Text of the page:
ABU DHABI // Clarity is on the way for tenants who fear they may be living in illegally partitioned homes.
New bylaws to be introduced this week provide specific guidelines on housing occupancy and residential unit sizes.
Among the new rules are that no more than six unrelated adults may live in one independent villa; no more than three people may occupy a single bedroom in a flat, and each must have at least 14 square metres of space; and no more than two people may occupy a studio.
There are no restrictions on individual families in villas, and children under 18 and household staff are exempt. Flats in commercial villas - legally subdivided buildings with multiple apartments - will be considered individually.
The new bylaws complete the implementation of a 2011 law prohibiting communal living.
They will be enforced in part through Tawtheeq, the municipality's property regulatory initiative.
When property owners register their tenancy contracts with the municipality, as is now required by law, occupancy will be monitored.
"We will track occupants," said Ali Al Hashimi, Tawtheeq project manager for the capital. "We will not allow leasing to occupants that surpass the allowed number in the residential unit."
The bylaws are intended to reduce the number of labourers living in accommodation that is often unsafe and illegally subdivided.
The municipality's campaign over the past two years to rid the capital of illegal partitions has left several families homeless or squatting in partially demolished homes.
"The phenomenon we are facing now is that several people are renting out villas to two and three and four families," Mr Al Hashimi said. "This is not allowed."
At least half a dozen families are still living in illegal flats in Abu Dhabi Gate City even after the municipality reduced interior walls to rubble in December. A fire that consumed one of the flats three weeks ago started after candles were left unattended while power and water were shut off to the development.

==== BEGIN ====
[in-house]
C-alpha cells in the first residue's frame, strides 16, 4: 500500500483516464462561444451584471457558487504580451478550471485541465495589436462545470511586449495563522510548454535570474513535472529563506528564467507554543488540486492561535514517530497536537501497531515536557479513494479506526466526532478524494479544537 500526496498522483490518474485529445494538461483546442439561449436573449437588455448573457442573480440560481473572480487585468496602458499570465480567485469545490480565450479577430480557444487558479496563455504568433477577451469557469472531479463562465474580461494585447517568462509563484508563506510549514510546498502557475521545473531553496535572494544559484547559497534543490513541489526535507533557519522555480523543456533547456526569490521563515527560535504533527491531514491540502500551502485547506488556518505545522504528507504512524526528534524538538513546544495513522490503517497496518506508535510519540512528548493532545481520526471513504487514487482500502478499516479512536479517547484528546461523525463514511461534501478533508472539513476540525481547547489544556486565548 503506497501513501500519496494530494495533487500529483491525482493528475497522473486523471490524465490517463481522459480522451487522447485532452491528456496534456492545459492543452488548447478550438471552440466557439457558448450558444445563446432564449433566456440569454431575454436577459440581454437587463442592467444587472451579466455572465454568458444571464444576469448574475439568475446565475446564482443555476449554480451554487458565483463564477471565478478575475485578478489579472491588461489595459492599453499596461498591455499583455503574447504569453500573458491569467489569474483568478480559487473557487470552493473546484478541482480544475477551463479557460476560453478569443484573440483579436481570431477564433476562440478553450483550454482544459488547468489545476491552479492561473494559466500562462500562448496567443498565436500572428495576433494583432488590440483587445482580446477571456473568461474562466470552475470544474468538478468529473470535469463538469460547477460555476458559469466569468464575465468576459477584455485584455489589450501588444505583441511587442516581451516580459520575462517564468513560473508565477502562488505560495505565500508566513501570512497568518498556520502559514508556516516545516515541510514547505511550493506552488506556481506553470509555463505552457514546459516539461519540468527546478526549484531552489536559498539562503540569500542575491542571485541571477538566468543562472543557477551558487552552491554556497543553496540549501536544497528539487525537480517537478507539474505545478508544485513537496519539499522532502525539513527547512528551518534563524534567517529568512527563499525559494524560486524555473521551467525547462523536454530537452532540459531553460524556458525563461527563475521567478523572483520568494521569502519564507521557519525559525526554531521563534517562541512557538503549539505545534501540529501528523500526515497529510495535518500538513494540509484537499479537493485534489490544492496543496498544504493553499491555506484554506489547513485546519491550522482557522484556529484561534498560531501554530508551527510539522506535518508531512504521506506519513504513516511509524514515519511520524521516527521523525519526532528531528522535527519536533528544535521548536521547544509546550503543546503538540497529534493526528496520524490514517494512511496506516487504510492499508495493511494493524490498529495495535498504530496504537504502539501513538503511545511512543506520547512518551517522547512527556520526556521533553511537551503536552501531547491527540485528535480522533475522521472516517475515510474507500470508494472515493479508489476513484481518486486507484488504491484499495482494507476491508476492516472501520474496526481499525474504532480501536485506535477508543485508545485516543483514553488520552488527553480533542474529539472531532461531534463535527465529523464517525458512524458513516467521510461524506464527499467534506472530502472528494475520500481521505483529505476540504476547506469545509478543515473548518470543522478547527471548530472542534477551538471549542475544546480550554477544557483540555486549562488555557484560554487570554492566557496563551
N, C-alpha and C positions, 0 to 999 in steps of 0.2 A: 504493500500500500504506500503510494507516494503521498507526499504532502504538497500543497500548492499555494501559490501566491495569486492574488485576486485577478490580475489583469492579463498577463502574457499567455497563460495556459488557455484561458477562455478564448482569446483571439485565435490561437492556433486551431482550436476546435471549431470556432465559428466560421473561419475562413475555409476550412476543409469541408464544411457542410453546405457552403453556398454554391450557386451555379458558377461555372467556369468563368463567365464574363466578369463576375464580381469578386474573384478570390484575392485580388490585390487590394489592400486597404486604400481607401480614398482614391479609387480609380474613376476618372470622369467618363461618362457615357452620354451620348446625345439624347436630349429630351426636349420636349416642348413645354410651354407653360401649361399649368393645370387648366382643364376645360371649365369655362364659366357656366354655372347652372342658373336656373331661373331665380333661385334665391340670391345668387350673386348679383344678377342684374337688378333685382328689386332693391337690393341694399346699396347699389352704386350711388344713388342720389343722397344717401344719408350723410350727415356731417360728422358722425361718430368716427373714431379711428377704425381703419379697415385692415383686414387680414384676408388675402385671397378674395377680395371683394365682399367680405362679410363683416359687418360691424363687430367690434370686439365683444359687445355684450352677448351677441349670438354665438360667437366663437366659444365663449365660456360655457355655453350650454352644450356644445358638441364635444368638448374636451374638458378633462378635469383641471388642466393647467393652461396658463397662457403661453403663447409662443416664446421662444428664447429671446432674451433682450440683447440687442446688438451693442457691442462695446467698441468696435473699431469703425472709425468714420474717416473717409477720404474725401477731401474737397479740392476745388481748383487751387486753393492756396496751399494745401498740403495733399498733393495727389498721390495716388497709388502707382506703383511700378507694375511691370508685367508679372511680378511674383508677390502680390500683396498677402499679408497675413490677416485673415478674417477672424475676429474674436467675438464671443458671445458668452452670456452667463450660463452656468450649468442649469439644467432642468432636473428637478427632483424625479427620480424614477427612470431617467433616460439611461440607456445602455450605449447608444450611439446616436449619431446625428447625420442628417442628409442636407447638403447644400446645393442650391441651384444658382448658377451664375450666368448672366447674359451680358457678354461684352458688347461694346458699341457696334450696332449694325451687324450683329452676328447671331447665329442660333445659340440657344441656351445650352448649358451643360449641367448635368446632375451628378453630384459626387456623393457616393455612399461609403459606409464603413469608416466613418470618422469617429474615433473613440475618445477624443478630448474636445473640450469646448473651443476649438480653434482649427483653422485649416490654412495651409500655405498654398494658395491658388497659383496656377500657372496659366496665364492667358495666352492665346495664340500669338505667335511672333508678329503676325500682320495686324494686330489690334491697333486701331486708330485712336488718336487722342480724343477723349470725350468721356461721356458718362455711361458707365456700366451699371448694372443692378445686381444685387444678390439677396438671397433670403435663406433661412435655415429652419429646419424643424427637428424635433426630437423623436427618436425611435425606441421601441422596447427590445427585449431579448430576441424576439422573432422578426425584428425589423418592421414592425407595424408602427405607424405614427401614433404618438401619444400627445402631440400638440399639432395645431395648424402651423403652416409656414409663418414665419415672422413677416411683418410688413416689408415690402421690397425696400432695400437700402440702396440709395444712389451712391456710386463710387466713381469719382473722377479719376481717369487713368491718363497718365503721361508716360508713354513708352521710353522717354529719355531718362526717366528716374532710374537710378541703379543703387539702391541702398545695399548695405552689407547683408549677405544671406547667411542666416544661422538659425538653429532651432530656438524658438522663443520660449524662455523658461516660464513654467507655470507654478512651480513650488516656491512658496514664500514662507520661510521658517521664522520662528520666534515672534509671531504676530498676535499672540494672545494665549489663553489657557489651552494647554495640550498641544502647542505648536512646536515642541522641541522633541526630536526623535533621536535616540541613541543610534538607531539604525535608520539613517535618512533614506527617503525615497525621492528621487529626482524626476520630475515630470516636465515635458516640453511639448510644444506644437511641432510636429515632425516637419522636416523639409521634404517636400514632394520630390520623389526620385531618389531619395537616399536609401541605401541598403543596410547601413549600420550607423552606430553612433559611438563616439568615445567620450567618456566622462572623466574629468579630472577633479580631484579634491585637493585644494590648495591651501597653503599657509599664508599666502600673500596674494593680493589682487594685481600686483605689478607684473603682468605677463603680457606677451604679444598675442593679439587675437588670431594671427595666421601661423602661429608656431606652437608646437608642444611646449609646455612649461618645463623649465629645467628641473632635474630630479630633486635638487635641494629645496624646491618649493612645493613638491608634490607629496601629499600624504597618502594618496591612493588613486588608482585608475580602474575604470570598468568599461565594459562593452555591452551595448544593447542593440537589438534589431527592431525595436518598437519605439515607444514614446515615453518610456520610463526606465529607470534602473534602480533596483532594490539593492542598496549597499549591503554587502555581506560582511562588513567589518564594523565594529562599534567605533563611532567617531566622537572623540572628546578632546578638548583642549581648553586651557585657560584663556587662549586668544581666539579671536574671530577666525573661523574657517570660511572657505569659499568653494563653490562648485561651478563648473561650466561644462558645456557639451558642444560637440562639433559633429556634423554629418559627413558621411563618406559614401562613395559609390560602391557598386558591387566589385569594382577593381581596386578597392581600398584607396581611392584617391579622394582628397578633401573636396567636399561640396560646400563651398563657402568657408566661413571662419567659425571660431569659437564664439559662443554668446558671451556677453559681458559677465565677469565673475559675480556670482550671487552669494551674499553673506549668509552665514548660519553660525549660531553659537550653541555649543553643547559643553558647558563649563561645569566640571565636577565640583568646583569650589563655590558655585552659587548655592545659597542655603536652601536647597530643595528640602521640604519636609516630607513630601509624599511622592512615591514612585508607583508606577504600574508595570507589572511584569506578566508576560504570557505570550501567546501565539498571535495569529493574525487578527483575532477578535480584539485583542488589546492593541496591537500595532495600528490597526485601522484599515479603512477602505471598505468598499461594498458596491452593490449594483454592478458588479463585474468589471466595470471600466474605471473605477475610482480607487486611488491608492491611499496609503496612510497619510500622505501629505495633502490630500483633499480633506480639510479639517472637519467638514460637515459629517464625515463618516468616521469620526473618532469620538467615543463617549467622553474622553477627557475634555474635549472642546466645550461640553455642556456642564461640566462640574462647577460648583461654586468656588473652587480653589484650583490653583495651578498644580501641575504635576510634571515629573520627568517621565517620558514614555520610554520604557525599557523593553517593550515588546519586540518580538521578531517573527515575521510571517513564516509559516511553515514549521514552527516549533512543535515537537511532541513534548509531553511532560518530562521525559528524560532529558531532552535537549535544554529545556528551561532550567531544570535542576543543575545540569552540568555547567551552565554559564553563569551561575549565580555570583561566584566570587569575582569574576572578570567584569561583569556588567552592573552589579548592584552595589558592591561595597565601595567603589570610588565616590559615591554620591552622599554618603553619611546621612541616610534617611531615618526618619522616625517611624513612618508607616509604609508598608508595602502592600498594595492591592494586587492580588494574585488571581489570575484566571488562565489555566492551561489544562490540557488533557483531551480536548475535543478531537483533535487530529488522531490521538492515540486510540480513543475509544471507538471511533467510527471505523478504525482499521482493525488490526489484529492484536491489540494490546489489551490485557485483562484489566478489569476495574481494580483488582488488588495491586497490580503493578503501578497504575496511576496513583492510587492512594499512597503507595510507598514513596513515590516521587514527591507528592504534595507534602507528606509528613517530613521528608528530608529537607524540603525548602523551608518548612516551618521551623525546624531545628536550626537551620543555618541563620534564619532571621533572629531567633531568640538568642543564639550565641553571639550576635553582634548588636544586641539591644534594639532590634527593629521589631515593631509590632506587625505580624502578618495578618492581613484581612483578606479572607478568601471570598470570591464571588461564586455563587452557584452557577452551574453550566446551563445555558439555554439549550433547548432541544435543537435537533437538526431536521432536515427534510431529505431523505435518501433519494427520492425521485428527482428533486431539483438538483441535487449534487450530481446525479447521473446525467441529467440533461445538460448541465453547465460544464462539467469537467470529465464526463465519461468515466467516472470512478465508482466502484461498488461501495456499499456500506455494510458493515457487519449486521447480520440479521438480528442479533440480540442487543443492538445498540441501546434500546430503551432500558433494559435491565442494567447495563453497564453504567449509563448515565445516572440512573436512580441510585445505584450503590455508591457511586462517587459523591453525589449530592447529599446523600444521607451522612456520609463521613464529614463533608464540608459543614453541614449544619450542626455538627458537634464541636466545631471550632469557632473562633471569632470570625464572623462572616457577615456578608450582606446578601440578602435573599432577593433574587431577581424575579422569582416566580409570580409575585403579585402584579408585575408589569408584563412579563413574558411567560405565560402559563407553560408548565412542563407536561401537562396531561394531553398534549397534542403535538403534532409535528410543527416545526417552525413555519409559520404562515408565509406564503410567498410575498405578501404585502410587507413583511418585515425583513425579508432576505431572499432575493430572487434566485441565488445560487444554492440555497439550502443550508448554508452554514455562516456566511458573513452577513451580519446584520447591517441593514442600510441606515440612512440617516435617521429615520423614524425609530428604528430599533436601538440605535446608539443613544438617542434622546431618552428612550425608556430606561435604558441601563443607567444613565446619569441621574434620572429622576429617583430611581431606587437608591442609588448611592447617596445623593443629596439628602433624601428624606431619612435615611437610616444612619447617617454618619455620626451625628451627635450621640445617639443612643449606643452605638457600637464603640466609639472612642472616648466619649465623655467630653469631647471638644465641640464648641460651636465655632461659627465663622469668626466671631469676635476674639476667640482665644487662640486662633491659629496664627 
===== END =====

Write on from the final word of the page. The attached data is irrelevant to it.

In September, more than 20 families in Al Nahyan Camp received eviction notices while the municipality launched an investigation into subdivisions on the development's first floor.
In March, tenants in an eight-flat villa near 25th Street and Muroor Road were forced out of their homes only a week after receiving notices about illegal walls.
Residents are sometimes caught in the middle of a battle between a property owner and the municipality, and often the only notice they receive is a flyer posted on the door a week before the power supply is cut off.
"We are a third party, and no one is taking care of us," said one resident at the Abu Dhabi Gate City development. "No one here explained the rules to us."
Ahmed Al Mazroui, director of the external centres department at the municipality, said residents were responsible for ensuring their units are not illegally partitioned.
Blueprints were available at the municipality for all buildings registered there, Mr Al Mazroui said. "Prior to the notarisation of a lease contract, the department inspects the residential unit in question to ensure that no modifications have been conducted.
"If the inspection reveals that the unit has been modified, the lease contract cannot be issued and this is how residents can find out whether the unit in question contains illegal partitions."
Mr Al Hashimi said this approach was fine in theory, but "almost impossible" in practice. "The idea is correct, but the implementation is not. There is absolutely no way we will go to inspect every single unit. We don't have the human resources or manpower."
Residents who suspect buildings in their neighbourhoods are illegally subdivided or are violating the new occupancy regulations are urged to contact the municipality.
Tenants forced out of their homes are entitled refunds from property owners, though dozens of affected residents have struggled to bring owners and developers to court.
Mr Al Hashimi said the municipality and government complaint lines would help. "These customer care numbers will help to understand what is allowed and not allowed."
The Abu Dhabi Government number is 800 555, and the number for the municipality is 800 22 220
Awareness campaigns and regular inspections will also be part of the municipality's efforts to enforce the new bylaws.